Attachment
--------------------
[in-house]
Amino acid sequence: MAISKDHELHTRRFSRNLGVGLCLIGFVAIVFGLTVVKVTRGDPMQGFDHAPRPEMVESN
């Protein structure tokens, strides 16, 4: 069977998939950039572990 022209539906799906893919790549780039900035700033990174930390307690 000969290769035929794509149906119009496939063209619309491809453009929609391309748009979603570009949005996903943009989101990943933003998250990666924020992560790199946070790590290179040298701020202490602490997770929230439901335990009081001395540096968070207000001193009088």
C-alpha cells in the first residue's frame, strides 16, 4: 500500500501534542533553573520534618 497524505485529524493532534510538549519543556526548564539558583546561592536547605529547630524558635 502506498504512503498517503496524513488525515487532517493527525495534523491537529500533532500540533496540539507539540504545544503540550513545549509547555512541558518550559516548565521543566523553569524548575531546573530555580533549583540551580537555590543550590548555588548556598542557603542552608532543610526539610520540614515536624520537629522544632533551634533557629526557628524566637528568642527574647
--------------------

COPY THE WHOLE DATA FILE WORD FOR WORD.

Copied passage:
[in-house]
Amino acid sequence: MAISKDHELHTRRFSRNLGVGLCLIGFVAIVFGLTVVKVTRGDPMQGFDHAPRPEMVESN
């Protein structure tokens, strides 16, 4: 069977998939950039572990 022209539906799906893919790549780039900035700033990174930390307690 000969290769035929794509149906119009496939063209619309491809453009929609391309748009979603570009949005996903943009989101990943933003998250990666924020992560790199946070790590290179040298701020202490602490997770929230439901335990009081001395540096968070207000001193009088």
C-alpha cells in the first residue's frame, strides 16, 4: 500500500501534542533553573520534618 497524505485529524493532534510538549519543556526548564539558583546561592536547605529547630524558635 502506498504512503498517503496524513488525515487532517493527525495534523491537529500533532500540533496540539507539540504545544503540550513545549509547555512541558518550559516548565521543566523553569524548575531546573530555580533549583540551580537555590543550590548555588548556598542557603542552608532543610526539610520540614515536624520537629522544632533551634533557629526557628524566637528568642527574647